Tuesday, November 29, 2005

More Police News for Scooters

Scooters don't faze



Alligator Contributing Writer
Scooters are treated as motorcycles by law when traveling at 30 mph or more, but local police usually disregard this fact because it would require an additional motor vehicle license, insurance and eye protection.
"Could we enforce them? Absolutely. Do we? Not really," said Gainesville Police Department Sgt. Anthony Ferrara.
Ferrara compared scooter law enforcement to jaywalking on a football gameday.
"There is a leniency given to students who aren't making waves," he said.
Amateur riders without proper protection, including a helmet, are a concern for officials, even though all scooter riders are not required to wear helmets.
"Any time you are going faster than walking pace on something not biologically part of you, you should have a helmet on," Ferrara said.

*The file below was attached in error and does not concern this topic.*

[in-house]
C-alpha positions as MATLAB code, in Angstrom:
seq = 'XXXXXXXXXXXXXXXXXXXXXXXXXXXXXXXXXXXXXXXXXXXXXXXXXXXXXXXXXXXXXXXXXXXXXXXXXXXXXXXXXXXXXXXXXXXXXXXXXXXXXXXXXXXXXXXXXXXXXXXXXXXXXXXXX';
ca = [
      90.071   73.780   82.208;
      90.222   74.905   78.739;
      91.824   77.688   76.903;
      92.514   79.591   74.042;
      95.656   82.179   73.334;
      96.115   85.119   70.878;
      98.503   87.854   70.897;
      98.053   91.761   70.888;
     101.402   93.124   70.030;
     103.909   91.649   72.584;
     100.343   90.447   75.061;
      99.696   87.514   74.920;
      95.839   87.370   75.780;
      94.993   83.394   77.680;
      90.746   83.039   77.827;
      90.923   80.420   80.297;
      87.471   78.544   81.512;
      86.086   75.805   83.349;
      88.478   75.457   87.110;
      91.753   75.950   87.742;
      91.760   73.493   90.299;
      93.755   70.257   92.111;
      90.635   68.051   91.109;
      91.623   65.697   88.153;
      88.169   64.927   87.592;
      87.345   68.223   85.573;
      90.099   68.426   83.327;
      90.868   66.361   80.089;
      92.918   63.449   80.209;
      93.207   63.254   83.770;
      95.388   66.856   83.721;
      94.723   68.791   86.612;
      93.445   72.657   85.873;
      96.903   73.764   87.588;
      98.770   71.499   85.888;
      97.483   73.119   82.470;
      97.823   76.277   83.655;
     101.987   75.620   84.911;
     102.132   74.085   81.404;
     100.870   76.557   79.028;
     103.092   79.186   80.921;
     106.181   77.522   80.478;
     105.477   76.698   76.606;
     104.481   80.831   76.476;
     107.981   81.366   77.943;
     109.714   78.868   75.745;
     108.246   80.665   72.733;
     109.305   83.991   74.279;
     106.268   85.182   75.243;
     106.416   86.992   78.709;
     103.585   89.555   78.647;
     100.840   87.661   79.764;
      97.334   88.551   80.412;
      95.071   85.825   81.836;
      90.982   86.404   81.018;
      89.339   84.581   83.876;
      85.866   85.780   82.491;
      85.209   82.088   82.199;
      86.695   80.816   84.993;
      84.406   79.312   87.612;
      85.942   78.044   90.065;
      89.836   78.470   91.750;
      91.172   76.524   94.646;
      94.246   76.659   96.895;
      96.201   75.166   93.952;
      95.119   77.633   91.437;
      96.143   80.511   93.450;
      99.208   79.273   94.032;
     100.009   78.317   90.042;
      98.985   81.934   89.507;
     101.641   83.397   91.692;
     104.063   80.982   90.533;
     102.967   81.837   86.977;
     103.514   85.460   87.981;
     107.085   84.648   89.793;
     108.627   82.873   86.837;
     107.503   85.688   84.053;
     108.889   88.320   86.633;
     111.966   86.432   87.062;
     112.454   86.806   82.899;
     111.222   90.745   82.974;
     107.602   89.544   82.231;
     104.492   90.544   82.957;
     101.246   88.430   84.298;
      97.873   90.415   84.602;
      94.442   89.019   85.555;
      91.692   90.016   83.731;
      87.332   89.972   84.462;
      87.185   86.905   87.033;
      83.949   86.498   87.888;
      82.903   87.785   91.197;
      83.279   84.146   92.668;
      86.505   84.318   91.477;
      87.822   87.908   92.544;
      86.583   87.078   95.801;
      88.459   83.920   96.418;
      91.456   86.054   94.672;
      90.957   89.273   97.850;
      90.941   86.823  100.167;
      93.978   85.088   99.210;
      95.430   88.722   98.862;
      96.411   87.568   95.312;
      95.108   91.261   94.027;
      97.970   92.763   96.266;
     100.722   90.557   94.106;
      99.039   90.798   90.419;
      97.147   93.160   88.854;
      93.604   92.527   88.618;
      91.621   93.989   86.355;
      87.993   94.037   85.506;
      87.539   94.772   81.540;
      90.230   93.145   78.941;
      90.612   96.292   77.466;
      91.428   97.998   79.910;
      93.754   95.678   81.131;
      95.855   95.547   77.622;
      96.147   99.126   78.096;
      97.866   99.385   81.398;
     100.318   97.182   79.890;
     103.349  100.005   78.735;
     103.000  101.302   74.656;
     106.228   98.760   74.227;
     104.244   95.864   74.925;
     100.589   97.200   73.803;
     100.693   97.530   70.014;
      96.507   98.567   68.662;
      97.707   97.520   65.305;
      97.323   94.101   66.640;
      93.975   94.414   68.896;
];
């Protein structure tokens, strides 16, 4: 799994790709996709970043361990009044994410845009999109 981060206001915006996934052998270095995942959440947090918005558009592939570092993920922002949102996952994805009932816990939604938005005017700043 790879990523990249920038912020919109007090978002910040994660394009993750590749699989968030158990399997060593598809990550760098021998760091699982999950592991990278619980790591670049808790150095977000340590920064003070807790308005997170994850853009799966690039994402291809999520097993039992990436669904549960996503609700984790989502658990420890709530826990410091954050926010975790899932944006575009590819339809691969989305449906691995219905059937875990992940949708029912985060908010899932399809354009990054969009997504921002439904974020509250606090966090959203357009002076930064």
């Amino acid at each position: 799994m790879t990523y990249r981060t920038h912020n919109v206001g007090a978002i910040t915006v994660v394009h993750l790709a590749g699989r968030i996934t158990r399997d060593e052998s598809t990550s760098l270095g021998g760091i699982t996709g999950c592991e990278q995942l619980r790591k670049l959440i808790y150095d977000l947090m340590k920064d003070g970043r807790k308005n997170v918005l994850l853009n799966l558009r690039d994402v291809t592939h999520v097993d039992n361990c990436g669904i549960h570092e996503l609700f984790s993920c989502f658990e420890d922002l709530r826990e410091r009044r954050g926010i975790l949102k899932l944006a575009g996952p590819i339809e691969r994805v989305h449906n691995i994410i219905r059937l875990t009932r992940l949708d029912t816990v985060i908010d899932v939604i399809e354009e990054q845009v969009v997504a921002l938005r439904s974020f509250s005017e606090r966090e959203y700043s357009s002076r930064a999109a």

Under Florida law, motorcyclists over the age of 21 with proper license and $10,000 worth of personal injury insurance are exempt from helmet laws.
A state law requiring all motorcyclists to wear a helmet was revoked in 2000, and fatalities have dramatically increased since then. According to the National Highway Traffic Safety Administration, fatalities in Florida were 71 percent greater in the two years following the repeal than the two years before it.
"Students don't like to wear helmets because it doesn't look cool," said UPD officer David Miles. "It's a really dangerous trend."
University students hoping to return to Gainesville after the holiday break with new scooters should not overlook the helmets at the dealership.
"As a motorcycle rider, I don't see any significant difference between the two when you're in the city," said UF graduate student Paul Wiseman.